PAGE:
Most Popular Article in South Africa, October 2016
In a previous article we considered the Pretoria High
Court's decision in Halstead-Cleak v Eskom Holdings
Limited  JOL 33332 (GP), in which it was found that
Eskom was strictly liable in terms of the Consumer Protection Act
("CPA") for injuries suffered by the
Plaintiff, who had been riding a bicycle and had suffered serious
burn injuries after inadvertently coming into contact with a low
hanging live powerline. This article can be accessed
We concluded that the High Court's interpretation and
application of the CPA, and specifically its finding that Eskom was
strictly liable in terms of section 61 of the CPA, were incorrect.
Our view was that the facts in the case did not constitute a
'transaction' for the purposes of the CPA, and that the CPA
was therefore not applicable.
On 30 September 2016 the Supreme Court of Appeal handed down a
unanimous judgment, in which it overturned the Pretoria High Court
decision, and remitted the matter to the trial court for a
determination of whether Eskom was liable to the Plaintiff in terms
of the law of delict (our common law). The SCA's judgment can
be accessed here.
The SCA's findings are based on an examination of the CPA as
a whole, and the Legislature's intention in bringing the law
into force. The court stated that
"[f]rom the definitions, the
Preamble and purpose of the Act, it is clear that the whole tenor
of the Act is to protect consumers. A consumer is a person who buys
goods and services, as well as persons who act on their behalf or
use products that have been bought by consumers. ... These
purchases are made by way of transactions. The Act must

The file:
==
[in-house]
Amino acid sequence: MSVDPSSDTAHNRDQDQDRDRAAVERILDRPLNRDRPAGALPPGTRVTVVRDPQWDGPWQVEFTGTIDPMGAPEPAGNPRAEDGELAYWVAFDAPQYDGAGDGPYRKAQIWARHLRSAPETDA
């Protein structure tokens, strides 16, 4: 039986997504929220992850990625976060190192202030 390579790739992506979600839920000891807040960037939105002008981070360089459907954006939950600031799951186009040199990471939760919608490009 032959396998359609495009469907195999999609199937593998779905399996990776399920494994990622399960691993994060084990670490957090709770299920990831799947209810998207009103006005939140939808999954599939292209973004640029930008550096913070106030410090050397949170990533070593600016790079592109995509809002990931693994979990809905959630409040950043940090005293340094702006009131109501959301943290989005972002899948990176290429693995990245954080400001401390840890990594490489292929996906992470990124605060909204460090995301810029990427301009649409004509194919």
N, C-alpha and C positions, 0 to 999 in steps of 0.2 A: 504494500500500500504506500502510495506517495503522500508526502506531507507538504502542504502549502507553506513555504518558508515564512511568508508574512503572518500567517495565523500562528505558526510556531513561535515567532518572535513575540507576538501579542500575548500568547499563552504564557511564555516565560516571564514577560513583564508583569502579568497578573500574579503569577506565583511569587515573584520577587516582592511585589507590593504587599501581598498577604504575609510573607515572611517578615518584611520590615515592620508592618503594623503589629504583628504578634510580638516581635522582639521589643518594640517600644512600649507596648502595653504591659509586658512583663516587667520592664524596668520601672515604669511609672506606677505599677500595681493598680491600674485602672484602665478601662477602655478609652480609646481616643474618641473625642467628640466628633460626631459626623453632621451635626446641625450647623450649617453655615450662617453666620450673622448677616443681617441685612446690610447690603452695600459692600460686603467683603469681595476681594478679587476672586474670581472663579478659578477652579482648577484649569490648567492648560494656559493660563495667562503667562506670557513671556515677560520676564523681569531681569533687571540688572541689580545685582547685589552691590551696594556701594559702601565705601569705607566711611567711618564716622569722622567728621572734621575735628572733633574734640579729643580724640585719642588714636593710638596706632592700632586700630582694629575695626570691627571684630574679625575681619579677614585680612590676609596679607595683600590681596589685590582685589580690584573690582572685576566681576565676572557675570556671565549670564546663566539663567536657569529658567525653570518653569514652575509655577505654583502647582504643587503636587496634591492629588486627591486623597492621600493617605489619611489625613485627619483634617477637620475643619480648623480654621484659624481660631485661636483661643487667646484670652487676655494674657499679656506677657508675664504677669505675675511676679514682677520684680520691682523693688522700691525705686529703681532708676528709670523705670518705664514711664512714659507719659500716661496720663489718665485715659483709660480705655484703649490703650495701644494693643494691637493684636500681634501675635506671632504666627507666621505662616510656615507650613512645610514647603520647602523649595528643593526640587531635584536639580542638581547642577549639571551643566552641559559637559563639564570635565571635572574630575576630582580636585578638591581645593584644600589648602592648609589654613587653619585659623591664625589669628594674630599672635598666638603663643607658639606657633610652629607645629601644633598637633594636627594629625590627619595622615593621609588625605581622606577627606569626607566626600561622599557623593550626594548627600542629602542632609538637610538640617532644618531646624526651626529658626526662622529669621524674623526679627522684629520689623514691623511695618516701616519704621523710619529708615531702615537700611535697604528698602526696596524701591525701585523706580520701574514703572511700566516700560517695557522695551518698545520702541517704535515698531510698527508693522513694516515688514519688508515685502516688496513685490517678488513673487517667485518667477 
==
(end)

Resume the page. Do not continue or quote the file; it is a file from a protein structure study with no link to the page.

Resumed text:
therefore be interpreted keeping in mind that its focus is the
protection of consumers" (emphasis added).
The SCA took the same view which we expressed in our previous
article, finding that the CPA is limited in its application to harm
caused by goods that are supplied in terms of a transaction. It
"...the respondent was not a
consumer that was entitled to the protection of Part H of Chapter 2
of the Act. Furthermore, the circumstances of this case clearly
fall outside the ambit of a consumer – supplier relationship
to which the Act applies."
The SCA decision in confirming that strict liability under
Section 61 of the CPA is restricted to the "ambit of a
consumer/supplier relationship" is welcomed, as the
effect of the lower court decision was to override our common law
of delict, which requires proof of fault in order to establish
In our previous article, we briefly commented on the scope of
section 61 of the CPA. We will shortly be publishing a more
comprehensive commentary on the scope and effect of this
The Consumer Protection Act, 68 of 2008 (the "CPA"), came into effect on 31 March 2011 and is likely to have certain far-reaching implications for the promoters of promotional competitions, especially competitions which are conducted using SMS or MMS technology.
Following on from our article in last month’s Law Update (Issue 228) regarding the recently established consumer protection website, www.consumerrights.ae, this is the first in a series of three articles which will consider the UAE’s Consumer Protection Law which was introduced in 2006 (the "Law") and its implementing Regulations which were enacted in 2007 (the "Regulations").
Set out below are answers to questions that you should be asking yourself in light of the provisions of the Consumer Protection Act No. 68 of 2008 (CPA), which are currently in force and those which are due to take effect on 1 April 2011.
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